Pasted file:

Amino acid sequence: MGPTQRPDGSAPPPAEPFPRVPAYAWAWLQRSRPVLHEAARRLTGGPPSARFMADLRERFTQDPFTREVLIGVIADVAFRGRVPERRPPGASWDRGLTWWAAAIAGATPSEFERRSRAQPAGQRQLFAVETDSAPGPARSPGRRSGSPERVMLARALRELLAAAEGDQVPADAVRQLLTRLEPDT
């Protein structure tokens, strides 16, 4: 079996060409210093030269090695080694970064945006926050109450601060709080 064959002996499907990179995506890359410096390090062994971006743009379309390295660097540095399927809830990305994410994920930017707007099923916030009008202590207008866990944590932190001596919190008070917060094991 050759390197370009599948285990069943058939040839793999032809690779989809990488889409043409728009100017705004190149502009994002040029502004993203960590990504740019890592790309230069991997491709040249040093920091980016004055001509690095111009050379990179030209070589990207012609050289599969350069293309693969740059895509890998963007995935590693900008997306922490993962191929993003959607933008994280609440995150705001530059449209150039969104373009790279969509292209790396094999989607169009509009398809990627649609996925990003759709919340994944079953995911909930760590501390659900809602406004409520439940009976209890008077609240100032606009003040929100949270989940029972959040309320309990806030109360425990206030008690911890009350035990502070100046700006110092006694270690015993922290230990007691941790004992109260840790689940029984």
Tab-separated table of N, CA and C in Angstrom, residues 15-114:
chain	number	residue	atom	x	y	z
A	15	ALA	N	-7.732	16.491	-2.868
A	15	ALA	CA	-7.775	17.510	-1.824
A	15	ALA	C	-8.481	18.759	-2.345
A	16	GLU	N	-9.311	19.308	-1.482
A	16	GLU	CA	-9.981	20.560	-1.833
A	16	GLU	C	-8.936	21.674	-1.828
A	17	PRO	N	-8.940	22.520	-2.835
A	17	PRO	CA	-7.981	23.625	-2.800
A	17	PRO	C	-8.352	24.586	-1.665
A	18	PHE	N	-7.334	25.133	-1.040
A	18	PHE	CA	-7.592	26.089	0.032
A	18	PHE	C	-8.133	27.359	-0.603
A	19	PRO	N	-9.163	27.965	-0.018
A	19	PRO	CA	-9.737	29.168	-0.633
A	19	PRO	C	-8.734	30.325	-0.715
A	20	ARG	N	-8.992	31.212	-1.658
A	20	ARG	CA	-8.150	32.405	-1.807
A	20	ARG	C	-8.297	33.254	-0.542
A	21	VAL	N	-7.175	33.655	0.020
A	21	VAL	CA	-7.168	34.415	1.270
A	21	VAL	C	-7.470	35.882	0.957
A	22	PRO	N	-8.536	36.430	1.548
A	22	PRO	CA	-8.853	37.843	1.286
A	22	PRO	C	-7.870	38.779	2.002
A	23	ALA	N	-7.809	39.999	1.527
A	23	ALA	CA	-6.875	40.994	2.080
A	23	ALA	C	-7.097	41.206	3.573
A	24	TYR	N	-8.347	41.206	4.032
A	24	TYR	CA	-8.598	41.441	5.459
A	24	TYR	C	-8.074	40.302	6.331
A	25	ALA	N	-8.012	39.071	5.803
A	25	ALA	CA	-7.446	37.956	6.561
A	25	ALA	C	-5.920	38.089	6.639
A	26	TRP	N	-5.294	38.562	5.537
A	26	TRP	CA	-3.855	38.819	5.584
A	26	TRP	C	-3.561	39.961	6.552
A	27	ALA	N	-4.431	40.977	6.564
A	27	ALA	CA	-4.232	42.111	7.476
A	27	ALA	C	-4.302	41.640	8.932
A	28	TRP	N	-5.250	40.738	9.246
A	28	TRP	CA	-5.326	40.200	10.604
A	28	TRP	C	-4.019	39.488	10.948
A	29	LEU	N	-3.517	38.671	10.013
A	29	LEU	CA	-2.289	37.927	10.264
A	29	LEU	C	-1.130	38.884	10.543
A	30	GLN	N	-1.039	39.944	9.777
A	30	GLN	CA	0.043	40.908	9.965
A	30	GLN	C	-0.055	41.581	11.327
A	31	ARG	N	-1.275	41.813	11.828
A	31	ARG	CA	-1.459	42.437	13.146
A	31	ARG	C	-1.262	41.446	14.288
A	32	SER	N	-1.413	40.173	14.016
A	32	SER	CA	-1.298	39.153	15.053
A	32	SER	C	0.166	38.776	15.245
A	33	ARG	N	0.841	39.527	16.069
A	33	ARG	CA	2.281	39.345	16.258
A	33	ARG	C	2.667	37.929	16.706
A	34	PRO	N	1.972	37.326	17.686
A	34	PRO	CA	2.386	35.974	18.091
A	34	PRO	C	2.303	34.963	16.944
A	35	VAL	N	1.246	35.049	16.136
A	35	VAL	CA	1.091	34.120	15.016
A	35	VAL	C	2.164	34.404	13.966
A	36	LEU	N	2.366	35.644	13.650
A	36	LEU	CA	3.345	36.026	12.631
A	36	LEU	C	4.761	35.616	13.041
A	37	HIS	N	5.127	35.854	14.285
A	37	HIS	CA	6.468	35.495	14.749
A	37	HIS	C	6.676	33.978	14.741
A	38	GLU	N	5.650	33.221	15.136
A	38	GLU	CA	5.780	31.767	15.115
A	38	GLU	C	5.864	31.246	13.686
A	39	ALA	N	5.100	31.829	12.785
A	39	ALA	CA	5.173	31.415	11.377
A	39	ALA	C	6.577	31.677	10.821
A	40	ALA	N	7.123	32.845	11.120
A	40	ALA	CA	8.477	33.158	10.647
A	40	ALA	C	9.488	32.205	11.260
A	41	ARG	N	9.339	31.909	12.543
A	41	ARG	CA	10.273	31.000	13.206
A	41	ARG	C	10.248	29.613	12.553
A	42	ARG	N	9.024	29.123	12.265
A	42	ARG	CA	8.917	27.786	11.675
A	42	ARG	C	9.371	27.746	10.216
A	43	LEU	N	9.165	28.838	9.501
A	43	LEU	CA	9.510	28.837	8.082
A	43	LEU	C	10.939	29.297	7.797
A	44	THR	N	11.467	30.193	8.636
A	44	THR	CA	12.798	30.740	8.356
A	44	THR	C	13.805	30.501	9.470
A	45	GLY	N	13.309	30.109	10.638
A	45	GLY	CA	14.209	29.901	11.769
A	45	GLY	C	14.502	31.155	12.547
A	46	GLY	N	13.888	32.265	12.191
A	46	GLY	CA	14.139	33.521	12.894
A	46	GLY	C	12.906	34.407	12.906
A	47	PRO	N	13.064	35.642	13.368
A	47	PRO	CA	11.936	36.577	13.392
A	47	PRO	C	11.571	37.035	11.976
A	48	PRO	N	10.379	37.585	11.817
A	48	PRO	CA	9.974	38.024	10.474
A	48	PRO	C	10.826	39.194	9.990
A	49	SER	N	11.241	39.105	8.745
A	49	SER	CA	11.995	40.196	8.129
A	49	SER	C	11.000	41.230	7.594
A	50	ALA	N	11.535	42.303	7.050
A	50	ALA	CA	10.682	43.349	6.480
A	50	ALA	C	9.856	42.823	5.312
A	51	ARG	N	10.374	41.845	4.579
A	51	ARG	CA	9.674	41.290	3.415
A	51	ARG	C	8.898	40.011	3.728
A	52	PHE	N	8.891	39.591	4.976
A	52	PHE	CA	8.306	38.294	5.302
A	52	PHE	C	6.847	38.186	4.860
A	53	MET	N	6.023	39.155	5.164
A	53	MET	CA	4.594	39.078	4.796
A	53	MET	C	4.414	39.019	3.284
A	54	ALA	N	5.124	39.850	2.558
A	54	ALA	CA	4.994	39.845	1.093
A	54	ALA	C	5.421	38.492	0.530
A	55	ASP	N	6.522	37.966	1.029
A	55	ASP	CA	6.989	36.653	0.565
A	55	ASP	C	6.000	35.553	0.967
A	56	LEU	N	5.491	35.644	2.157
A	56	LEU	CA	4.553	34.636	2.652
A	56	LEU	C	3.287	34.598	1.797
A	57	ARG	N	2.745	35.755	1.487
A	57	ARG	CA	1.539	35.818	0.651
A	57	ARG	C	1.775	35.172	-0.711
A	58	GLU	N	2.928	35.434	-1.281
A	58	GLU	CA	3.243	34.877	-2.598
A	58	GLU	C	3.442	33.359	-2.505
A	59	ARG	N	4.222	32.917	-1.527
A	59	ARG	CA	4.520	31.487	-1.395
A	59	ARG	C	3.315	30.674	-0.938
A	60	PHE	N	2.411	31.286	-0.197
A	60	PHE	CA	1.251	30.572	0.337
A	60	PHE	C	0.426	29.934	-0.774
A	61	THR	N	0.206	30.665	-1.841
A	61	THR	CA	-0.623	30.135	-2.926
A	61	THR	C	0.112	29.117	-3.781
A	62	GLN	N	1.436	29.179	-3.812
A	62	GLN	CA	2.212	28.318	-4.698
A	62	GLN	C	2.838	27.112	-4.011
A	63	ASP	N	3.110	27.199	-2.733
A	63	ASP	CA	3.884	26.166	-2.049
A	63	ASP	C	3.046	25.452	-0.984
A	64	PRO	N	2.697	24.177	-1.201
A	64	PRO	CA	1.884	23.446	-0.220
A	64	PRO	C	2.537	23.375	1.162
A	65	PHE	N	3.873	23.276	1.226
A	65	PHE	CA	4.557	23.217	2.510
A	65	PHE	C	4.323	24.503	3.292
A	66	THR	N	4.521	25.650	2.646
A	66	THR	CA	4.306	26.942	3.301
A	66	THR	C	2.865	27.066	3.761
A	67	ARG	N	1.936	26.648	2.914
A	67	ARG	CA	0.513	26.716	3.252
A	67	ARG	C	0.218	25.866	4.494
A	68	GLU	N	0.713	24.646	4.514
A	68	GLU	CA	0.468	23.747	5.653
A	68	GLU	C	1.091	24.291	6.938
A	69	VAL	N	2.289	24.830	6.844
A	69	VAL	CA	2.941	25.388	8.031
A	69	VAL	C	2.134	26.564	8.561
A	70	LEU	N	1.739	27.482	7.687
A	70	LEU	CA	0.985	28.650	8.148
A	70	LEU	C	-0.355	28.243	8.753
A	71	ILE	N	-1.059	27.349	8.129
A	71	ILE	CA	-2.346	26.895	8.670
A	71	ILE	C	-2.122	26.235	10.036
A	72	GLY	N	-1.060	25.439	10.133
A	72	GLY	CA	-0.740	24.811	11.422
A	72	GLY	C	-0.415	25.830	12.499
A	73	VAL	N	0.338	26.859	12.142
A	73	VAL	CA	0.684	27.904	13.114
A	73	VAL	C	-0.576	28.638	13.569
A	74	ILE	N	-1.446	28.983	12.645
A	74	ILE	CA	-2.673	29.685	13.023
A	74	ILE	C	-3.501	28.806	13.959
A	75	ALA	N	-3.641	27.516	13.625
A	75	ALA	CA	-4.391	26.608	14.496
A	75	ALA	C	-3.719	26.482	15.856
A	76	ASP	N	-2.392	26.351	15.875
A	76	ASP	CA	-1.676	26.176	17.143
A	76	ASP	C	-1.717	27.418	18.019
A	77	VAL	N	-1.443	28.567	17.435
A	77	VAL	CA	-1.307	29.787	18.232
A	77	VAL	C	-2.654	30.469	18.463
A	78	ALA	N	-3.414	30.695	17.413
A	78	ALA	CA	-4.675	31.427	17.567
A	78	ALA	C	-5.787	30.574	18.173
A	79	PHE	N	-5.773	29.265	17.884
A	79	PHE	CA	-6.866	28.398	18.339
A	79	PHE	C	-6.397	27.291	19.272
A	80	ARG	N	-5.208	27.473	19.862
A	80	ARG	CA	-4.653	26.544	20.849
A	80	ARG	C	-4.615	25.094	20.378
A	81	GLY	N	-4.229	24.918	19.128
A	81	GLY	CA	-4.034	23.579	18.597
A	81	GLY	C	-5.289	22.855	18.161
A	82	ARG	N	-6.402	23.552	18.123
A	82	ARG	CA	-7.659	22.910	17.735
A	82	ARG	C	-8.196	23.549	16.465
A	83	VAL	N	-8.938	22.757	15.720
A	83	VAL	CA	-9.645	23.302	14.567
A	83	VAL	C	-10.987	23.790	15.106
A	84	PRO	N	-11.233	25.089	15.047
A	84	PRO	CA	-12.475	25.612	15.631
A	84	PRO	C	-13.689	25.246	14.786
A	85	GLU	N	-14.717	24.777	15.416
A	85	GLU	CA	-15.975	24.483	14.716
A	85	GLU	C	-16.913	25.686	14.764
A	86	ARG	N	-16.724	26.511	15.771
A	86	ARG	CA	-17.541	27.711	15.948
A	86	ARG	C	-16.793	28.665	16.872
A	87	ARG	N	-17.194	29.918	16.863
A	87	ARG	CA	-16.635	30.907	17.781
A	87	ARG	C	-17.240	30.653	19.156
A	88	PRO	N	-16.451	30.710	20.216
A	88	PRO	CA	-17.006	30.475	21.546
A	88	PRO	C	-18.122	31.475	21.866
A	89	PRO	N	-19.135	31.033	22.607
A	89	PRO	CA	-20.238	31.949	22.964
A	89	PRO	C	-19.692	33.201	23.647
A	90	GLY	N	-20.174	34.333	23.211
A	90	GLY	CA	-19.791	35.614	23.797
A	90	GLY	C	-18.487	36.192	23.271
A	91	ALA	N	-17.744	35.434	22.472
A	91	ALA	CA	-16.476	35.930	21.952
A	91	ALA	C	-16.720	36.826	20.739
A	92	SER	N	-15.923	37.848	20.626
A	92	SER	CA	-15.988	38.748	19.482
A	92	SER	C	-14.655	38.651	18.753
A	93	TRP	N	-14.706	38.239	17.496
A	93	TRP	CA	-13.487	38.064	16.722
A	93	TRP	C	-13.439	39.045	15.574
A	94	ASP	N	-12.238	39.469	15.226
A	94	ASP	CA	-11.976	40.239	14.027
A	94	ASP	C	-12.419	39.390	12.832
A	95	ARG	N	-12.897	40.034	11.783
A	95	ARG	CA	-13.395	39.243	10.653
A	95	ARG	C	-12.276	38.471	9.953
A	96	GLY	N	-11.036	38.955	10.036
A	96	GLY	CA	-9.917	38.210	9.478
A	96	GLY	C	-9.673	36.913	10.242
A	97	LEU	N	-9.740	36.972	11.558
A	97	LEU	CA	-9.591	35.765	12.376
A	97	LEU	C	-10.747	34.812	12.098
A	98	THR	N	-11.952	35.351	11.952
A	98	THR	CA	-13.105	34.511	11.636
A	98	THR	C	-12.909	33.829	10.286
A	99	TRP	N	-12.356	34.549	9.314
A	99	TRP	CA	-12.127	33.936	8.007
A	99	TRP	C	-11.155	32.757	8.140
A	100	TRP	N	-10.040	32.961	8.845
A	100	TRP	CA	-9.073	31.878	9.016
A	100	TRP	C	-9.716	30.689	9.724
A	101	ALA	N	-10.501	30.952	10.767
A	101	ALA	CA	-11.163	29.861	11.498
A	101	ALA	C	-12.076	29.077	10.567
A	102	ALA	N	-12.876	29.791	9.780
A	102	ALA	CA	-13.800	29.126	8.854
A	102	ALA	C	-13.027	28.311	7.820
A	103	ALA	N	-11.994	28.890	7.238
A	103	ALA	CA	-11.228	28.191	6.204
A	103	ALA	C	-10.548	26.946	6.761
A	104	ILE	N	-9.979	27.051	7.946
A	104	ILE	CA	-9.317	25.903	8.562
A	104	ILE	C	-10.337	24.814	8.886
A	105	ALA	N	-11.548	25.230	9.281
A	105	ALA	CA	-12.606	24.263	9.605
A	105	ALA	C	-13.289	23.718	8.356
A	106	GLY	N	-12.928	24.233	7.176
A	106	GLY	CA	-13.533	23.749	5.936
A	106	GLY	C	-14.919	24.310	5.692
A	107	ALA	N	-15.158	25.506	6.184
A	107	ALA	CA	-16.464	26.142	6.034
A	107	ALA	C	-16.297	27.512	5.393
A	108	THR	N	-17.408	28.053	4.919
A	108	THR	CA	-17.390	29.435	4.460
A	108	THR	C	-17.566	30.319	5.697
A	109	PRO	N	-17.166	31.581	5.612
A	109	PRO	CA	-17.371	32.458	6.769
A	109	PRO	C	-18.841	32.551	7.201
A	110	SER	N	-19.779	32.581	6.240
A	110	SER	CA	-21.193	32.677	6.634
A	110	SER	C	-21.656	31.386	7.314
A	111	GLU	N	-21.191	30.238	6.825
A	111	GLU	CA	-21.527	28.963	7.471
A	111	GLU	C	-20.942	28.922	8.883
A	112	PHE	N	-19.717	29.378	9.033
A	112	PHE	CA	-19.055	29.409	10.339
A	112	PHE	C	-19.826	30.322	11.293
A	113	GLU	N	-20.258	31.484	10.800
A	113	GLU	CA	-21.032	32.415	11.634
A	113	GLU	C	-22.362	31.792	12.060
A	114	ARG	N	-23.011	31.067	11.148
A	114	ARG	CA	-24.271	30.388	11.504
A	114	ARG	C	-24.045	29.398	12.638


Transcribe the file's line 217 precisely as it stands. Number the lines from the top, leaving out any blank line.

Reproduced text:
A	85	GLU	C	-16.913	25.686	14.764